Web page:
Maybe a Google search for Barrett's bile or proton pump bile reflux will reveal more?

So, if you are on PPIs you may be replacing acid reflux with bile - or with bile-tainted acid! How can you tell the difference?

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Bile Reflux, effects of PPIs on

The astute reader will have noticed my own belief that Barrett's oesophagus is a protection against acid reflux and is not protective against bile. So to be fair, I quote some papers that disagree. I Googled for Proton pump inhibitor bile

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Bile, effects on the oesophageal lining

Whatever the truth about PPIs causing bile reflux, there is growing evidence that bile is more damaging to the oesophageal (and, presumably the stomach) lining. PPIs cause definite malfunction of the gall bladder in the majority of cases and as this is likely to cause bile release at the wrong time it is likely that PPIs can cause bile reflux: certainly they did so in myself.

Until the medical profession understand this - and bile as a contributory cause of Barrett's is a clouded view - over use of PPIs will continue! I have no doubt that bile is a contributory cause of progression to cancerous oesophageal adenocarcinoma will also increase.

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Biliary dyskinesia

Gall bladder function is normally measured in terms of GallBladder Ejection fraction (GBEF). This is the percentage of bile released when the gall-bladder contracts. It is usually measure by injecting the hormone - CholestoCystoKinin or CCK - that causes it to release bile.

Diskynesia means poor ability to move: in this case it is poor functioning of the gallbladder. Searches for PPI biliary dyskinesia and GallBladder Ejection fraction are revealing:

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Cancer risk?

Barrett's oesophagus is said to be a cancer risk, sometimes leading to oesophageal cancer. However cats and dogs get Barrett's and it has been experimentally induced in rats and rabbits (both of which are used to study the phenomenon!) - with great ease. So it is an evolved response to acid reflux and is probably possible in all mammals. This hardly satisfies me that Barrett's is any real cancer risk!

The actual figure of incidence of cancer developing in Barrett's oesophagus is open to doubt: figures once were quoted as high as 5% of Barrett's sufferers develop cancer per year, but other, more recent, studies have shown the risk to be far smaller than that. 0.5% to 0.9% or even as low as 0.22% per year! In other words, the experts simply do not know!

It seems likely that whatever causes oesophageal adenocarcoinoma also causes Barrett's oesophagus, on its way to full-blown cancer. So Barrett's is a danger sign and the cause of it should be reduced. However - Barrett's seems not necessarily to be the actual cause but more of a symptom.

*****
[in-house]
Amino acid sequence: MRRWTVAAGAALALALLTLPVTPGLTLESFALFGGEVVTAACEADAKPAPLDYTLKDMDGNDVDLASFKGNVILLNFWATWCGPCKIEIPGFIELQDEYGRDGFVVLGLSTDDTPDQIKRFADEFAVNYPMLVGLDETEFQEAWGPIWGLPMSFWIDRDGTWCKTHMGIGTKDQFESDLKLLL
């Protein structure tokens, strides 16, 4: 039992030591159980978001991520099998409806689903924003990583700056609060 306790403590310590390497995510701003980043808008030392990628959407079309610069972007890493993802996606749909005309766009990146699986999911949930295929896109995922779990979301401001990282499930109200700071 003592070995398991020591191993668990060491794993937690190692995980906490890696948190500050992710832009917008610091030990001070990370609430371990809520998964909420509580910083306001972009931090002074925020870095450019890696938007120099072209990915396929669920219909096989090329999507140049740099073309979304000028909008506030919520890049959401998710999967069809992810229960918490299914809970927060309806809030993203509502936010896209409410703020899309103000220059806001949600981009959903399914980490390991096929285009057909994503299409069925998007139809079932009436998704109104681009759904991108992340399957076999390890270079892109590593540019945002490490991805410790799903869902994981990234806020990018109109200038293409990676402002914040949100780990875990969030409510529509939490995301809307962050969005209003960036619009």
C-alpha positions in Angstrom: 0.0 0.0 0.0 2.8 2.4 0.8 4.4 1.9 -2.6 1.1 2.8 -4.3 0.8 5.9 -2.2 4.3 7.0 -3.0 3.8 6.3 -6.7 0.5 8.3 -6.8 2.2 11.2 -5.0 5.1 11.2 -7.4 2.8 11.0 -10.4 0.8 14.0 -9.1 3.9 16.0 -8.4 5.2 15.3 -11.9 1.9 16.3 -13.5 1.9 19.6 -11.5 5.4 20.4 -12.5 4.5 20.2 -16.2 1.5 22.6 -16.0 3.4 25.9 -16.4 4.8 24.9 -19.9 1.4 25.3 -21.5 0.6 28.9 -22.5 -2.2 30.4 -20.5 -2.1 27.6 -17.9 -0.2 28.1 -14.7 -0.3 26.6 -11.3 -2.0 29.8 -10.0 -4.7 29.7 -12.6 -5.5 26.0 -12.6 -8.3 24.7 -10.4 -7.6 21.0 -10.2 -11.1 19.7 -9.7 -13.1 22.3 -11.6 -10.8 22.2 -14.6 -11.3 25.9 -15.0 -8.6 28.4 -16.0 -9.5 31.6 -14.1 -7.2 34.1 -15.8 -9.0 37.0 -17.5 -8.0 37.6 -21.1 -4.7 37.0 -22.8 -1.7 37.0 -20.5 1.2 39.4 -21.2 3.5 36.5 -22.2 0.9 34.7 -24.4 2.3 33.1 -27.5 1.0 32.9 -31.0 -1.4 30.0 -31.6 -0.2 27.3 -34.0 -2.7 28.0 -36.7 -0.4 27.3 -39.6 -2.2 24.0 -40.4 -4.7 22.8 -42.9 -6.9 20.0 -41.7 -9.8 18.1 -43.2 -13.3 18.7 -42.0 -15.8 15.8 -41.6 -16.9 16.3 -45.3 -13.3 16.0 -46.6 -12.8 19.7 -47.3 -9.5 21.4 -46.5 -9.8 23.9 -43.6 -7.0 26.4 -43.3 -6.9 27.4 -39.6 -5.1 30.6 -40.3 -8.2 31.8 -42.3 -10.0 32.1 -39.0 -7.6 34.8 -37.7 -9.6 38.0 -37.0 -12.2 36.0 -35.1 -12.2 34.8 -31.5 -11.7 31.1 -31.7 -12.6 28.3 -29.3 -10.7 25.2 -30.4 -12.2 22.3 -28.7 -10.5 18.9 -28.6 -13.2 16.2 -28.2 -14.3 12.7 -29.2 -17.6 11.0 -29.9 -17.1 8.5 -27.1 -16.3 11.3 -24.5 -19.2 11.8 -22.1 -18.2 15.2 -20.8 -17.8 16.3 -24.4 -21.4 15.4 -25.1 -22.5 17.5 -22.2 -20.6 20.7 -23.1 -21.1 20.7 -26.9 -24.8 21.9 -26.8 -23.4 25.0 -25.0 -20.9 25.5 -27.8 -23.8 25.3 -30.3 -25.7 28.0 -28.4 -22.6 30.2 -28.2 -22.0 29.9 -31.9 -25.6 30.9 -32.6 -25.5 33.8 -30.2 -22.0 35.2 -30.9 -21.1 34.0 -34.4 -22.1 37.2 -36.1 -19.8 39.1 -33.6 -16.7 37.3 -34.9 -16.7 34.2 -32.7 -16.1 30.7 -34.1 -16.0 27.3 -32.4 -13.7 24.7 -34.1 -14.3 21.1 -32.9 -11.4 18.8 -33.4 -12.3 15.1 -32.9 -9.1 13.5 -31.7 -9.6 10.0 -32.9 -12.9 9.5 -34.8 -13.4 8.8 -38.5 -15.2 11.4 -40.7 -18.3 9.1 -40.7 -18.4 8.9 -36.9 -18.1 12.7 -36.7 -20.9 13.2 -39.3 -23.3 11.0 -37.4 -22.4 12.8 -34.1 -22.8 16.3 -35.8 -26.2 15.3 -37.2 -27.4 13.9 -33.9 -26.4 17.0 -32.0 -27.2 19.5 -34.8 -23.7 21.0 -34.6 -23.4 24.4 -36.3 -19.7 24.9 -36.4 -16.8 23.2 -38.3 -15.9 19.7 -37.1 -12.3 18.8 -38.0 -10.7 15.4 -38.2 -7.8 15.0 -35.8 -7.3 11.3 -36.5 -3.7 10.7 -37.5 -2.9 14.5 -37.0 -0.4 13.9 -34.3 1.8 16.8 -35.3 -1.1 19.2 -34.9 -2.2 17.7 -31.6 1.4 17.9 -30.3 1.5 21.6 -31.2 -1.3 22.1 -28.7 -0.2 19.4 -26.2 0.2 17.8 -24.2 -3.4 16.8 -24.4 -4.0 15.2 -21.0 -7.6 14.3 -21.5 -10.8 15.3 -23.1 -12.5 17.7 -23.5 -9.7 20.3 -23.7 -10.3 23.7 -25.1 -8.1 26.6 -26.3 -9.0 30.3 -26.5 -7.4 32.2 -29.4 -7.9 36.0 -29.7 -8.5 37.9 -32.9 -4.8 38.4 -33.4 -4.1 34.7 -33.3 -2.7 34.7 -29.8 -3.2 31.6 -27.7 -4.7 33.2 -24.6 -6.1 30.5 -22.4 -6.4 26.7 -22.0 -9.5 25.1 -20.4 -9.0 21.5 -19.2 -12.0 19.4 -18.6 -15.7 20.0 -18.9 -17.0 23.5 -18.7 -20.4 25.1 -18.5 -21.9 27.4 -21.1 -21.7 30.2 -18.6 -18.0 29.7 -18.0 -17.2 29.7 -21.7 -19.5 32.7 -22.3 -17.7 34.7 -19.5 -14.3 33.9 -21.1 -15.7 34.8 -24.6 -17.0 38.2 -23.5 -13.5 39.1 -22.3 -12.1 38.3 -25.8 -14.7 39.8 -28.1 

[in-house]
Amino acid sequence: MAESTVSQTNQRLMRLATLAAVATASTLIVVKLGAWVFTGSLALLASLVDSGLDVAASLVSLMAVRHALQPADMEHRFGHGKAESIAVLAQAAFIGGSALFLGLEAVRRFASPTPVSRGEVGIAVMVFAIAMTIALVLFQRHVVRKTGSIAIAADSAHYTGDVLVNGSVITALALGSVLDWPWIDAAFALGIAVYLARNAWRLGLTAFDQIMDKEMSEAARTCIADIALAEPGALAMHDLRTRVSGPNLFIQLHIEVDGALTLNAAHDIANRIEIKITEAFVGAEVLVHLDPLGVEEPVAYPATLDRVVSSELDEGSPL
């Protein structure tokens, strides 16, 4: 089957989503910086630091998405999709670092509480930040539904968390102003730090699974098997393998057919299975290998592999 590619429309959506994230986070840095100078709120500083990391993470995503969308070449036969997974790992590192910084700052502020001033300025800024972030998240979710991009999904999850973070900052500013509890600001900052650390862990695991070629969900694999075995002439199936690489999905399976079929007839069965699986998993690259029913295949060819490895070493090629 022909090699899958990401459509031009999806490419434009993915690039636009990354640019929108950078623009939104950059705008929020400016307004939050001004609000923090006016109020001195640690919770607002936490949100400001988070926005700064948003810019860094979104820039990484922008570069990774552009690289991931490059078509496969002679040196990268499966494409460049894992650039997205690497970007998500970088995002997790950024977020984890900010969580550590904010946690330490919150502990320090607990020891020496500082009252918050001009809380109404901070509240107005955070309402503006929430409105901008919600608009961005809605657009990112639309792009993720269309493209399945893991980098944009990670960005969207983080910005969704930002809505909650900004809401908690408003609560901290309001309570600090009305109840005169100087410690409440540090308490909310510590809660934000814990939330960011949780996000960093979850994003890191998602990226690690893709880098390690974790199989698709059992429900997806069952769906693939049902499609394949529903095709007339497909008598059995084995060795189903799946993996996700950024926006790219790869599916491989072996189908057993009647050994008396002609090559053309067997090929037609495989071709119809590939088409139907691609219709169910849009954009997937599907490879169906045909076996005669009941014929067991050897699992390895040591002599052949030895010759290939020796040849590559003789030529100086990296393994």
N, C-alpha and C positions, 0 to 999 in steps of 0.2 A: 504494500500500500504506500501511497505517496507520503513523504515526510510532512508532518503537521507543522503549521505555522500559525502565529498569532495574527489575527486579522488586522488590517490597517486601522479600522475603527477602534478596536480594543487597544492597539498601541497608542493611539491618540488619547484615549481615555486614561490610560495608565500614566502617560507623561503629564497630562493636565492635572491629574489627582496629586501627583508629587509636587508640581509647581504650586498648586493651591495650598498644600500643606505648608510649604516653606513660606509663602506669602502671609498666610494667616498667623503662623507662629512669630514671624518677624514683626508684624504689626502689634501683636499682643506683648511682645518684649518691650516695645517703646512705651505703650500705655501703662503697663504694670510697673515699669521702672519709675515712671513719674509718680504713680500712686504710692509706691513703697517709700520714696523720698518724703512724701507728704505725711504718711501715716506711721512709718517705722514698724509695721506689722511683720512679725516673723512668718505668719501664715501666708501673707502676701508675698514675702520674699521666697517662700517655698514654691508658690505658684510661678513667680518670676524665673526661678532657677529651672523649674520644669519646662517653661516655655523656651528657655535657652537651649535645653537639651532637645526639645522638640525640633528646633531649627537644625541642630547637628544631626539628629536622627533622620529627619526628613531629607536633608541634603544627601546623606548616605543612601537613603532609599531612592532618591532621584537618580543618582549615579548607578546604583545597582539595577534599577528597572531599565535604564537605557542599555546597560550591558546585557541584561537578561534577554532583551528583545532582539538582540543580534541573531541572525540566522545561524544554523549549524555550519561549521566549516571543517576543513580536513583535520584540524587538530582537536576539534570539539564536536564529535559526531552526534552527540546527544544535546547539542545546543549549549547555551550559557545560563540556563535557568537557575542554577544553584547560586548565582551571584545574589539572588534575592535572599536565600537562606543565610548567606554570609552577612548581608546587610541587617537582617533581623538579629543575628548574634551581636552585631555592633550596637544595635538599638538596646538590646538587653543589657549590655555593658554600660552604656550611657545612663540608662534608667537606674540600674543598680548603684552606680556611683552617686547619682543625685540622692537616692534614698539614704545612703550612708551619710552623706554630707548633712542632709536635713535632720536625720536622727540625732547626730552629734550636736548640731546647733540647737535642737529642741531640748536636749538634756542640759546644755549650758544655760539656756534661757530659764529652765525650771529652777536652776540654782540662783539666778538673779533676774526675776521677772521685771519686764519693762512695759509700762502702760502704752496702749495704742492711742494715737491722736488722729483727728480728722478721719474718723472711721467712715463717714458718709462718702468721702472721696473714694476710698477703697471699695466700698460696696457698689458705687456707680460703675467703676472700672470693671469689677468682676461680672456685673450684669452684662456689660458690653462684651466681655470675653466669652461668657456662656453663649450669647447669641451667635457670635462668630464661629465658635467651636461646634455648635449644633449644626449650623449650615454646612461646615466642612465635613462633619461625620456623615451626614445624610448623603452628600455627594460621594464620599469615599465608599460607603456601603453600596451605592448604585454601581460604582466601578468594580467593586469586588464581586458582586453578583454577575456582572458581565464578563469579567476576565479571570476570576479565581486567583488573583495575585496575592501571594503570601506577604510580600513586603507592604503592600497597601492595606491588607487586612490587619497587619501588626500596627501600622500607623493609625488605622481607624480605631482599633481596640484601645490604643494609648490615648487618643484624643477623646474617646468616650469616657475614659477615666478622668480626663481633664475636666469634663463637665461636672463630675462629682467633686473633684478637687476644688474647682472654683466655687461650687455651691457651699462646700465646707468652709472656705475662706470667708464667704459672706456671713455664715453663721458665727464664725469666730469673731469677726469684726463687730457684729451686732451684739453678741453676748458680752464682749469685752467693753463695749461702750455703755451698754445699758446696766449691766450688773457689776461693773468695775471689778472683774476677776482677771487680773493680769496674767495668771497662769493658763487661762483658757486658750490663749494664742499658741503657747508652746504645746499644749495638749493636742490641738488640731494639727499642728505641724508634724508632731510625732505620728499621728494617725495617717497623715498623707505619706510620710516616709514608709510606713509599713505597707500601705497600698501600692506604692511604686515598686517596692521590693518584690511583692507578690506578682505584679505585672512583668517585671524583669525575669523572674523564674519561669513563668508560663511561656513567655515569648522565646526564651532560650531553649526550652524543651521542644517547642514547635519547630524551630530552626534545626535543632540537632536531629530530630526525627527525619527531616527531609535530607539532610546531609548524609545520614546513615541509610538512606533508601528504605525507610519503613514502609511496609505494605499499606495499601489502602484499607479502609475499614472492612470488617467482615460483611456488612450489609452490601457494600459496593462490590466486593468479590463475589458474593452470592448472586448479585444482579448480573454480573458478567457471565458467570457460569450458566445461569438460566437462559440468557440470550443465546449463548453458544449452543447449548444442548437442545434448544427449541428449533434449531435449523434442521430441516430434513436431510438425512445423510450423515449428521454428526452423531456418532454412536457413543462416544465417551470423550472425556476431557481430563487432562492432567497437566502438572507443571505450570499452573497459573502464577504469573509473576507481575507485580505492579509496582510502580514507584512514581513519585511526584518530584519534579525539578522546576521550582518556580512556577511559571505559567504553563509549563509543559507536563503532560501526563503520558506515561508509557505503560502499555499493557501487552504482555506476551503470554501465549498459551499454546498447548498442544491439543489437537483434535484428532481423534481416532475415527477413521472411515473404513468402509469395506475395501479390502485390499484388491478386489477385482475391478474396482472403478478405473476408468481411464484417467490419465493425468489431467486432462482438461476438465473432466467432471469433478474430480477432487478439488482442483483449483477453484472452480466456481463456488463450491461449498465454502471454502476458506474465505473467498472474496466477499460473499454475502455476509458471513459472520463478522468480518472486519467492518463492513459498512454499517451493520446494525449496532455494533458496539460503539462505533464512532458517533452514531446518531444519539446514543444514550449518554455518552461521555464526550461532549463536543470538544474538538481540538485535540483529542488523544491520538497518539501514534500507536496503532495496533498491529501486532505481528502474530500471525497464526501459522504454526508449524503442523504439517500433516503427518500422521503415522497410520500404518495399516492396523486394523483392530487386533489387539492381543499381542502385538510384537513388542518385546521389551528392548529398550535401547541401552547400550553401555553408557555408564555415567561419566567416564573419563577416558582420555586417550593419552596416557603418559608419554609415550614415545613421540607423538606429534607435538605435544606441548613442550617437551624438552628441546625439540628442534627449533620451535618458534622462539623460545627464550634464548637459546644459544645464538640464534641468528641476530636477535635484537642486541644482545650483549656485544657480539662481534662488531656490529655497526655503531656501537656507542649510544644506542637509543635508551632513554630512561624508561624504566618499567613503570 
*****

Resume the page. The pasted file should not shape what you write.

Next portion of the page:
Cancer risk generally is also linked variously to certain foods: some foods reduce the risk of cancer, others seem to increase it. Whether this affects orsophageal adenocarcinoma, I would not like to guess. See my own thoughts on Cancer.

I found that PPIs caused, in myself, bile reflux - something I never experienced before taking medication. As PPIs are known (but not generally admitted) to cause gall-bladder malfunction in a large number of people, bile reflux seems likely to be a common effect of taking PPIs. It seems likely that this increase in cancer risk is likely to be due to the bile reflux. See PPIs - long term use increases risk of cancers.

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Digestive and Endocrine systems

There is an interesting series of biomedical hyperbooks at Colorado State University. If you are suffering from digestive problems, you should learn about yourself and how things work. This is a very good place to learn. Some that are of particular relevance are:

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Enzyme inhibitors: the way they work

See also how Proton-Pump Inhibitors work.

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Gall bladder and PPI usage

A couple of correspondents emailed me with huge problems with bile reflux and gastritis. Both have had their gall-bladders removed. Both have been on long-term PPIs. So is there a link?

A Google Scholar search for Gall bladder PPI turns up:

If PPIs cause cholestasis, the pair of papers above, which were done by a CholestoCystoKinin-stimulated hepatobiliary acid scan, indicate that there are two possibilities: either PPIs interfere with the CCK hormone receptor of the gallbladder, or else PPIs interfere with the motor ability of the gallbladder. But is seems that some 20% of the population tested may be immune to the effect. Why? For more evidence of bile problems see the links above on:

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Gastric fluid analysis

An article in Pharmacy times says investigators from Duke University Medical Center and Toronto General Research Institute wondered how PPIs affect gastric fluid˜an area few researchers have examined in the past. The article they refer to is below. The analysis looked for bile, gastricsin, trypsin, and pepsin concentrations. Bile and trypsin are not produced in the stomach, but in the liver and pancreas respectively, so should not normally enter the stomach unless the sphincters of Oddi and the pyloric sphincter are incompetent in some way. Gastricsin and pepsin are both produced in the stomach so their percentage may be expected to rise if acid production is reduced.